Who’s telling the truth?

Mary Hillis, Kansai Gaidai University


Quick guide
  • Key words: Oral fluency, question formation, discussion, narrative, learner-centered
  • Learner English level: Intermediate and above
  • Learner maturity level: College and university, adult learners
  • Preparation time: About 10 minutes for the teacher to explain the activity
  • Activity time: About 60 minutes, depending on the number of students
  • Materials: None
In this activity, a small group of students shares only part of an interesting story with the whole class. The students who are listening need to ask questions, not only to find out the details of the story, but also to find out which member of the group actually experienced that event. Therefore, this learner-centered activity focuses on improvement of question formation and past tense usage.
Students should be prepared to tell a short, personal story that the other members of the class don’t know. The story could be a funny or memorable incident from childhood, something interesting that the student saw, or an embarrassing moment. The most important point is that the students choose true stories that no one else in the class knows.
Step 1: In class, put students into groups of 4-6 people. Each student should tell his or her story to the other group members. Students can ask questions and discuss the stories to clarify their understanding of the details, but students should not let other groups hear them.
Step 2: Each student writes a one-sentence summary of his or her story. The sentence should not provide too many details about the story. “When I was a child, I ate an earthworm,” “I saw a man wearing a costume on the train,” or “I fell into a ditch” are all good example sentences. 
Step 3: The teacher collects the sentences from each student. One group of students goes to the front of the class, and all other students are the audience. The teacher reads one of the one-sentence story summaries from that group aloud to the class.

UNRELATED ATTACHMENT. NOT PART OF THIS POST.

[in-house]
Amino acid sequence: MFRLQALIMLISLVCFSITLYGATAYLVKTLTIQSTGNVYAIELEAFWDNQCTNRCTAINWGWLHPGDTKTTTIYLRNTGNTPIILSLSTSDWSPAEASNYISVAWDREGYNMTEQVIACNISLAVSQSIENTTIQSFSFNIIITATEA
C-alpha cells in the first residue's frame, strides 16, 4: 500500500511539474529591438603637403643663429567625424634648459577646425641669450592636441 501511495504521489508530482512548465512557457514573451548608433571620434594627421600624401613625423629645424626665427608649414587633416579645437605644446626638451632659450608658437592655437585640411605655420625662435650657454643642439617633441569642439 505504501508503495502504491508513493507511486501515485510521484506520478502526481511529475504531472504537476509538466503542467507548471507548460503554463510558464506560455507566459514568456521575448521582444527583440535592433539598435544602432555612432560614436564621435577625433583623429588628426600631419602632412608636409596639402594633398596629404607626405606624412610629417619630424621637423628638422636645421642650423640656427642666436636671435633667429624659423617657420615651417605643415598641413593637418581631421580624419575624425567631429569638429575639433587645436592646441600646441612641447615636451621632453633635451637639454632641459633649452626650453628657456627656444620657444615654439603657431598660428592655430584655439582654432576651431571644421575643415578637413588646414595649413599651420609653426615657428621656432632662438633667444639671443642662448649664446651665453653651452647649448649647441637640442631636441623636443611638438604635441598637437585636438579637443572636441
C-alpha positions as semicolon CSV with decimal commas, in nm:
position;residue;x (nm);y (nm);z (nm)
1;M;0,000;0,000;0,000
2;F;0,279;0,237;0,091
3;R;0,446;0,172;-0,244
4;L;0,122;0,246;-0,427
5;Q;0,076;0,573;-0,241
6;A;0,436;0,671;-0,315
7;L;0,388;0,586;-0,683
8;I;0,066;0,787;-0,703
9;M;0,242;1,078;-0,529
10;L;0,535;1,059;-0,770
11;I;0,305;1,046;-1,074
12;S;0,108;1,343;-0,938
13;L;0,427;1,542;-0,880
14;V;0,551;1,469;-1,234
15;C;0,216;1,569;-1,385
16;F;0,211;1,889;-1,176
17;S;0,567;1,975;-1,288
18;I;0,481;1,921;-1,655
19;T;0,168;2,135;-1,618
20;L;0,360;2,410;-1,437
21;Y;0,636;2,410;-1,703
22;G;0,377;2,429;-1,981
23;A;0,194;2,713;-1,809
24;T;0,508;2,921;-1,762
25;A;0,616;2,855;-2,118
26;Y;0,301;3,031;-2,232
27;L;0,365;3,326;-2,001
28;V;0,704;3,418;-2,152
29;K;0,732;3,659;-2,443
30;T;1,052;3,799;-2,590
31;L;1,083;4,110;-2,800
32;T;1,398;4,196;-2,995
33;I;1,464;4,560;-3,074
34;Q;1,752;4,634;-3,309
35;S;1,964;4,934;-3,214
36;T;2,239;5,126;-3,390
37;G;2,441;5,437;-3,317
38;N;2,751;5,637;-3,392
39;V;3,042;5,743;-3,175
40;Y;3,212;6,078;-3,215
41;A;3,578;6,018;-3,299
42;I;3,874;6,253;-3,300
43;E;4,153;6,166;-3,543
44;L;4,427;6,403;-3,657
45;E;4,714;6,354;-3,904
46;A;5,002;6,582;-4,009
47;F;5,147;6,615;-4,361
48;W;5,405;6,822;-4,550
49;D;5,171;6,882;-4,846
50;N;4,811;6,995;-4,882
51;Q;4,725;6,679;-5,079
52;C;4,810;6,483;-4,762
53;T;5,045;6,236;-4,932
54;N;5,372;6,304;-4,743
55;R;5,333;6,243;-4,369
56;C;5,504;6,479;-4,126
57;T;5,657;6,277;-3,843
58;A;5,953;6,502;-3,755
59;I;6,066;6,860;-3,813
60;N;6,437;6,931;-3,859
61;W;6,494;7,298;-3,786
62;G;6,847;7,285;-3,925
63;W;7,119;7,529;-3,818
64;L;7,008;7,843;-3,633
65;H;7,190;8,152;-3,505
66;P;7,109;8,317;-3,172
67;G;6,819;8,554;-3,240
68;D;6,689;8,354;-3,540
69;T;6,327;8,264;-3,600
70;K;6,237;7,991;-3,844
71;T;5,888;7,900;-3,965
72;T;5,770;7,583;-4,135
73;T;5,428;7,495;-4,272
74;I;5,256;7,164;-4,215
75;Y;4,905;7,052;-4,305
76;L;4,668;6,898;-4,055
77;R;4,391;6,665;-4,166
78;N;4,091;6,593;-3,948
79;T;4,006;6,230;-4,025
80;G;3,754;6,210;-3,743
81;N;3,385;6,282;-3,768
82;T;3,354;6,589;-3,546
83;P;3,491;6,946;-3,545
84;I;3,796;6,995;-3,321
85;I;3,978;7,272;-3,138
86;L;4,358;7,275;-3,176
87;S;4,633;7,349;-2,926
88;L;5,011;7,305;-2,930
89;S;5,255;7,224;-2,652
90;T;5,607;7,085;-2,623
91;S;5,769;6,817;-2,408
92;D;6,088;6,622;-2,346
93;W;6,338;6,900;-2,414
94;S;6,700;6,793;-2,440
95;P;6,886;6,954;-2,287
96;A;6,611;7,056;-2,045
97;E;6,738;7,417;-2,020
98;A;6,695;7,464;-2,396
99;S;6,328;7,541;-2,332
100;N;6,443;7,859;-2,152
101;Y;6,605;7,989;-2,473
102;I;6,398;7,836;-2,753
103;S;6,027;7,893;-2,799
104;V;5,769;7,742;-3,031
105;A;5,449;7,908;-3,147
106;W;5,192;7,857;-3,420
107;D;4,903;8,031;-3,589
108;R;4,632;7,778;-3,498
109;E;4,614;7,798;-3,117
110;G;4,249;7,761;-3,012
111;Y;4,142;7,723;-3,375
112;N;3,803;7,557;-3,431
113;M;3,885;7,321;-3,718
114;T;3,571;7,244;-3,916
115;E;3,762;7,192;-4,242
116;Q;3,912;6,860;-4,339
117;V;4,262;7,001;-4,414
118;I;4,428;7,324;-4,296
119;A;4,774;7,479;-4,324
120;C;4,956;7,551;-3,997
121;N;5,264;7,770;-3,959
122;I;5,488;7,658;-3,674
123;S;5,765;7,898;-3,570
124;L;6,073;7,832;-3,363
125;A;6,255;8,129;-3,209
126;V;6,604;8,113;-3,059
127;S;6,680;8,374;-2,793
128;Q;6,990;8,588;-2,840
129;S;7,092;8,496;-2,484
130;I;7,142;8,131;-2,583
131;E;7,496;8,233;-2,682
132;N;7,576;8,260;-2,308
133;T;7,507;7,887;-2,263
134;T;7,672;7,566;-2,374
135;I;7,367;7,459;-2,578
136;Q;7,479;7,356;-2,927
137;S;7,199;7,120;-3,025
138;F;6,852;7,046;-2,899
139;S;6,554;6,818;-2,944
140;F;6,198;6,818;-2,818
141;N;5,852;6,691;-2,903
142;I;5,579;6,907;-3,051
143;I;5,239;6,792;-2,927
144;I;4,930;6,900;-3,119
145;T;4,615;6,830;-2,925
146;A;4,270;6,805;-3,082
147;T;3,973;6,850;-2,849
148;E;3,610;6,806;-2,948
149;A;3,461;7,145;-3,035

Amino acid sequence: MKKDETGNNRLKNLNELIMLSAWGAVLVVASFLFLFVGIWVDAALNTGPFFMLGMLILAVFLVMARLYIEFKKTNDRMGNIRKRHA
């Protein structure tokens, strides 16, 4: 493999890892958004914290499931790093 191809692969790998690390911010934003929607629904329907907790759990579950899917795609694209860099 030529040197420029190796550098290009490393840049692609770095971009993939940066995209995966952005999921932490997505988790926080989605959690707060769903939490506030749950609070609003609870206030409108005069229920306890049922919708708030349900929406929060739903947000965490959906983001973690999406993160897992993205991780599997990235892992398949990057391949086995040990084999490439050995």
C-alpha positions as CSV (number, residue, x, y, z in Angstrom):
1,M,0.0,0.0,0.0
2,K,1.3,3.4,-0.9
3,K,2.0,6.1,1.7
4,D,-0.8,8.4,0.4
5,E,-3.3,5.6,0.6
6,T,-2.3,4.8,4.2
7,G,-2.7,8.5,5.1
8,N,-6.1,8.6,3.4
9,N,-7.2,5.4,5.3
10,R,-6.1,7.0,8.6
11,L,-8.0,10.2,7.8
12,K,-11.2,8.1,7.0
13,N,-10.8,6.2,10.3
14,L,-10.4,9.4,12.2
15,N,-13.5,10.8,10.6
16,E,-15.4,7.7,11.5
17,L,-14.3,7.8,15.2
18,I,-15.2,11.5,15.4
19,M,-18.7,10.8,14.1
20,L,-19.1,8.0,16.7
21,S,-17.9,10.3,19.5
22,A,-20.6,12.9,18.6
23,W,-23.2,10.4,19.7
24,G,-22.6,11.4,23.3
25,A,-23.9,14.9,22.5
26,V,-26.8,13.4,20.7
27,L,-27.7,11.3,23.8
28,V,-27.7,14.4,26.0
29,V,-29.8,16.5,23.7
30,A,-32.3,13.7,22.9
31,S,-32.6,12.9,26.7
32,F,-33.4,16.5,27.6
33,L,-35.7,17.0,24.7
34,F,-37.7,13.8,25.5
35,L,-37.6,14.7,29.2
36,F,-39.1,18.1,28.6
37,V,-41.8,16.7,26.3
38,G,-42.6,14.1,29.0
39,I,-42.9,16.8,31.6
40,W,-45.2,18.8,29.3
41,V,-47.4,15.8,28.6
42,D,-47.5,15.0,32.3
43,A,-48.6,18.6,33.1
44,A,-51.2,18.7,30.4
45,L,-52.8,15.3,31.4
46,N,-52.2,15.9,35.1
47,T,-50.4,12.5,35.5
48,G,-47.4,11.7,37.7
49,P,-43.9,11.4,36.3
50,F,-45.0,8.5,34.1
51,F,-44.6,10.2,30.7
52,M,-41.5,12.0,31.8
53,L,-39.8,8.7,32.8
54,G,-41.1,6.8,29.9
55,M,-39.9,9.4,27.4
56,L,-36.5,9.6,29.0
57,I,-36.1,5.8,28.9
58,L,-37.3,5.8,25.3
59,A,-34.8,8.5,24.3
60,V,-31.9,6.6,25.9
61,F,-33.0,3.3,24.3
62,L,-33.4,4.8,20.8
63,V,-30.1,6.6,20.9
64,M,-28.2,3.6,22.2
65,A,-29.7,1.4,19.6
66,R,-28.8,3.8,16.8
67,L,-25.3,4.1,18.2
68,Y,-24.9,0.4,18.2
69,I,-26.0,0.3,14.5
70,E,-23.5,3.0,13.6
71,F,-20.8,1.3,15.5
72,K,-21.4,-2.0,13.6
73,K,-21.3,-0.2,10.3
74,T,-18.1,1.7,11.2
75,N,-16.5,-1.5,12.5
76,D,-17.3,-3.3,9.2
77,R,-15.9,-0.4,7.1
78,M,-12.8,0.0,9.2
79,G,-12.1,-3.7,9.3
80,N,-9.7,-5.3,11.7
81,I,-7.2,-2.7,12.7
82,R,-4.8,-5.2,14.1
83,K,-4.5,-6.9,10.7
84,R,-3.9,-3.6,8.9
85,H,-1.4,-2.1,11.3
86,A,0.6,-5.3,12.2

Step 4: The objective is for the audience to guess which member of the group told that story. In order to discover whose story it is, the audience asks questions to the group at the front of the room, and each member of the group must answer the question. Of course, only one student is telling the truth, and all of the other group members have imagined their answers. It is the audience’s job to discover who is telling the truth, and they continue asking questions until they determine this.
Step 5: When the audience thinks they know who is telling the truth, they stop asking questions. The students vote by a show of hands which group member they think is telling the truth. Then the student who was telling the truth should step forward.
Step 6: This activity can continue through other members of the same group.  Play continues with the next group.
This activity could be extended by having students write narrative paragraphs about their experiences.
From my experience with this activity, it is useful and enjoyable because it is learner-centered; furthermore, the material is student generated, all students can participate, and because the audience is genuinely interested in finding out who is telling the truth, appropriate questions are asked.